The coalition also argues the small pop-up box app developers must display to users to gain permission doesn’t meet standards for the European Union’s General Data Protection Regulation and the ePrivacy Directive. The pop-up —in which only two lines of text can be customized by the publisher — does not allow for user consent to be “informed” and “specific,” the coalitions argue. Plus, a user can only revoke their initial choice by uninstalling and reinstalling the app, according to the coalition. (Digiday previously reported that one privacy law expert — Wayne Matus, co-founder and general counsel at SafeGuard Privacy — found Apple’s decision to create a uniform consumer experience not to be in violation of the GDPR.)
“We have nothing against privacy: It’s a matter of [Apple] using privacy as an excuse to do other things,” said Damien Geradin, founder of EU competition lawyers Geradin Partners and legal counsel for the coalition of trade bodies making this complaint. “We really think that [Apple] will claim, ‘it’s privacy — privacy is a human right’ … but strategy enough they are profiting from what they are doing, so I would question the legitimacy of their move.”
In the complaint, the trade bodies are requesting urgent interim measures to for Apple engage in further dialog with the online ad industry to find a less disruptive privacy solution. In the meantime, it is looking for a further delay on Apple requiring app developers to display the permission pop-up. The coalition says it is also expecting the ADLC to investigate the complaint, even if the competition authority doesn’t grant an early intervention.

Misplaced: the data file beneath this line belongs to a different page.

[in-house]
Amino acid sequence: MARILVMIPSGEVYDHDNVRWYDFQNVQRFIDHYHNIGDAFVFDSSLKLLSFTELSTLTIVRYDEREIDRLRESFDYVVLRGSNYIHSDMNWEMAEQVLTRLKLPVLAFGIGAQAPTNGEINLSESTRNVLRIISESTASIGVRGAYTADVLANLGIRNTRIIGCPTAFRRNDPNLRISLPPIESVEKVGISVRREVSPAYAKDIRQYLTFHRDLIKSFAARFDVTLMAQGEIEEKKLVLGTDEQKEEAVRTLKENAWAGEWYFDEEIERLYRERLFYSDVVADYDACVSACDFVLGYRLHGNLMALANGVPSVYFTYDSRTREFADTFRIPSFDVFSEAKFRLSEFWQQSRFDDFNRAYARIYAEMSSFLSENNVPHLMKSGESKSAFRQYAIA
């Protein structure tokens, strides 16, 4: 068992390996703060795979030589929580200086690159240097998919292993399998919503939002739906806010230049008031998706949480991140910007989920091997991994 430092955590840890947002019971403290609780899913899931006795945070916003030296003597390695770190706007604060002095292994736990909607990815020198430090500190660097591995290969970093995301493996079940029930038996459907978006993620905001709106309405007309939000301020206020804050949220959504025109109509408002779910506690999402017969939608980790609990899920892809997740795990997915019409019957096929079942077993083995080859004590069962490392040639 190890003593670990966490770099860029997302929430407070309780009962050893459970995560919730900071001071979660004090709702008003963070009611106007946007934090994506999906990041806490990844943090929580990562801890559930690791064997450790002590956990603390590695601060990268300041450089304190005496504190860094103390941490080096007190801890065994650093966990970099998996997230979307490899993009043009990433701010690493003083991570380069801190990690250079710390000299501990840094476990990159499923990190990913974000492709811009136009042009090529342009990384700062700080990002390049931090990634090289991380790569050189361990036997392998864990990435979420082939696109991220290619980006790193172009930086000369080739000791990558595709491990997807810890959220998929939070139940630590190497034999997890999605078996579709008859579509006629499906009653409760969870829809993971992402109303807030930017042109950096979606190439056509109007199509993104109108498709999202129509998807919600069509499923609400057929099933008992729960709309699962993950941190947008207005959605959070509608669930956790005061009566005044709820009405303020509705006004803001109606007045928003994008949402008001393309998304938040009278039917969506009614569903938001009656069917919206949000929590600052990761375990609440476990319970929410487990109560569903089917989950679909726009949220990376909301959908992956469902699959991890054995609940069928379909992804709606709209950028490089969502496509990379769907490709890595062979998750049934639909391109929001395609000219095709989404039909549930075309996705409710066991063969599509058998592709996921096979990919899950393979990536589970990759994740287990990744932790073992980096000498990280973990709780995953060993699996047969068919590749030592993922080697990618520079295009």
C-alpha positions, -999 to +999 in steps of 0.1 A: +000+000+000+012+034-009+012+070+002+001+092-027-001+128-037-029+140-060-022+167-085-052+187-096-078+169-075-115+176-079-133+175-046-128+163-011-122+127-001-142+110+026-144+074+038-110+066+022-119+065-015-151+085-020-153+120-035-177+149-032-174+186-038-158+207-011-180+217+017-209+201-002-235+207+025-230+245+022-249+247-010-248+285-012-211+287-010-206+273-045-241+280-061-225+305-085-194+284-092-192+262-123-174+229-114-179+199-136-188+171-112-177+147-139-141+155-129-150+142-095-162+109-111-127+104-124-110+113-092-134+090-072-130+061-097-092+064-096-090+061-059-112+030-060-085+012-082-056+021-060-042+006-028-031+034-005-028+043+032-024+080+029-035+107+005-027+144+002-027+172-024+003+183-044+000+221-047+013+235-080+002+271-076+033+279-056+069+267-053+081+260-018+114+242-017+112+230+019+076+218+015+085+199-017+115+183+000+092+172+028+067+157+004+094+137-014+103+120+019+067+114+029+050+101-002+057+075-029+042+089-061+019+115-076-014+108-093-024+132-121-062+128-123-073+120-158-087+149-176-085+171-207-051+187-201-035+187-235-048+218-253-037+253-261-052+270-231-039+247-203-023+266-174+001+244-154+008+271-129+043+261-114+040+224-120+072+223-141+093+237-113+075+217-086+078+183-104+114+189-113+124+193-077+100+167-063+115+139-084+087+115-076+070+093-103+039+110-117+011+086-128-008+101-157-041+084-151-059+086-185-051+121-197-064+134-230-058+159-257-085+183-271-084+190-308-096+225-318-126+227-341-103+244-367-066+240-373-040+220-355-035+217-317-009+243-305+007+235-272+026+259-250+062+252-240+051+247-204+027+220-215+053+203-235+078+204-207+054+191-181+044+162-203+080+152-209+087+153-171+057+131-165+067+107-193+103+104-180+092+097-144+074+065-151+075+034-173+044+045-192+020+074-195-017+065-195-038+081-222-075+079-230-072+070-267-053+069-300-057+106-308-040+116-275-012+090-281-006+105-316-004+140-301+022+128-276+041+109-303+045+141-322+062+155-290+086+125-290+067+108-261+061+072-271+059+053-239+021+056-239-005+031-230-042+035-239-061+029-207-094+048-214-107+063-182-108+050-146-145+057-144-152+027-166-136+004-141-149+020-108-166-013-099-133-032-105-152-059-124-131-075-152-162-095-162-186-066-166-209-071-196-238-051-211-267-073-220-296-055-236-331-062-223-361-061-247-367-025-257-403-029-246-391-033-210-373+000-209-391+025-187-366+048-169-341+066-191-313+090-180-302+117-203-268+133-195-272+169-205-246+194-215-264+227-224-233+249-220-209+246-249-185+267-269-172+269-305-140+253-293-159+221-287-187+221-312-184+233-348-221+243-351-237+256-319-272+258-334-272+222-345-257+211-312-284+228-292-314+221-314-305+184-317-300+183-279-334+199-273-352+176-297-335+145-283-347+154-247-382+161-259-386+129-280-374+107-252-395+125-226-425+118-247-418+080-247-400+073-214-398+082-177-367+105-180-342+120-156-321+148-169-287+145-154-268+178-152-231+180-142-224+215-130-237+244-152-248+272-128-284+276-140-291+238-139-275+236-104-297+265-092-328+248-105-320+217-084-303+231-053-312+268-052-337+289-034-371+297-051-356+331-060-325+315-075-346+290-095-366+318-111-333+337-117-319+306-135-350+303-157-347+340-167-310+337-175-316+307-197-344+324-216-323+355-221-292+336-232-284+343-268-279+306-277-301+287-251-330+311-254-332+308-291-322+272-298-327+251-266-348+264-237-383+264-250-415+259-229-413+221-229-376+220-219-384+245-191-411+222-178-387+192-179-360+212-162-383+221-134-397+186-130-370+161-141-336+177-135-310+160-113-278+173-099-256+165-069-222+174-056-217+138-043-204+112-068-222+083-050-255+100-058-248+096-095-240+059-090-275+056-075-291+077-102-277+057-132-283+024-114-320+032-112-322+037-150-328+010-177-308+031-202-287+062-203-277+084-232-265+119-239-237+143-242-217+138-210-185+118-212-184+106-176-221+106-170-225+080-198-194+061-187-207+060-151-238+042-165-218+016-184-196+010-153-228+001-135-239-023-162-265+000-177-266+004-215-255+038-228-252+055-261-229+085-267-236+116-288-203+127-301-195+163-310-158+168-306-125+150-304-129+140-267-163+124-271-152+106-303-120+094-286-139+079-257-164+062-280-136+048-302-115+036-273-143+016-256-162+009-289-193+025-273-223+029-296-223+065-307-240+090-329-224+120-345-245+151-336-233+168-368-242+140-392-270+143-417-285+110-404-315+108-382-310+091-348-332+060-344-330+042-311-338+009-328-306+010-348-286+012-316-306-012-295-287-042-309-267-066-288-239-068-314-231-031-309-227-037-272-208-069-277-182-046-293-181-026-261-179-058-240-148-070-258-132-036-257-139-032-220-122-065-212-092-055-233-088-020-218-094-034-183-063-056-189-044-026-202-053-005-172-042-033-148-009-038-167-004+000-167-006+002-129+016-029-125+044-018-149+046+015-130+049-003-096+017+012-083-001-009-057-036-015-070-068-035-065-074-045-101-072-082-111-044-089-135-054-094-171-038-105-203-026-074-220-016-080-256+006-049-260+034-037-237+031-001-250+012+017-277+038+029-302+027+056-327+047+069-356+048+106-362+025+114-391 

Without an obvious test case in this area, it’s unclear whether the coalition’s efforts will be successful.
“It’s clear that commercial policy decisions by Big Tech players like Apple regarding their ecosystem can have dramatic effects on many other companies. But it’s not clear that antitrust law, as it’s currently framed, can swiftly impose ‘remedies’ to protect rival services,” said Richard Kramer, managing director and founder at Arete Research via email. “As one example, Spotify’s noisy insistence that regulators take action around the Apple One bundle might simply reflect its weak competitive position,” Kramer said.
Spotify filed an antitrust complaint to the European Union’s antitrust division last year, accusing Apple of making it difficult for other subscription services to promote themselves to users without using Apple’s own payment system, which takes a cut of those services’ sales. The European Commission’s investigation is still ongoing.
In December, Spotify and a group of other large app developers and Apple critics — including Fortnite maker Epic Games, Basecamp and Deezer — formed the nonprofit Coalition for App Fairness to push for better treatment from app store owners and online platforms.
The Interactive Advertising Bureau France, Mobile Marketing Association France, Syndicat des Régies Internet and Union Des Entreprises de Conseil et Achat Média were co-signatories on a July letter to Apple CEO Tim Cook, expressing their concerns about the impact of the IDFA changes and alleging The opt-out pop-up is not compliant with GDPR.
Apple did meet with that coalition — which also included trade bodies outside France including IAB Tech Lab, IAB Europe, News Media Europe and the European Publishers’ Council — in September.
Nicolas Rieul, president of IAB France, which is leading that particular coalition of trade bodies’ dialog with Apple, said conversations were still ongoing.
“At this point there is no guarantee at all,” that Apple will change its course, which is why the French trade bodies chose to take their request to the ADLC, said Rieul. Other organizations are also supporting the complaint lodged with the ADLC, Rieul said, without disclosing names.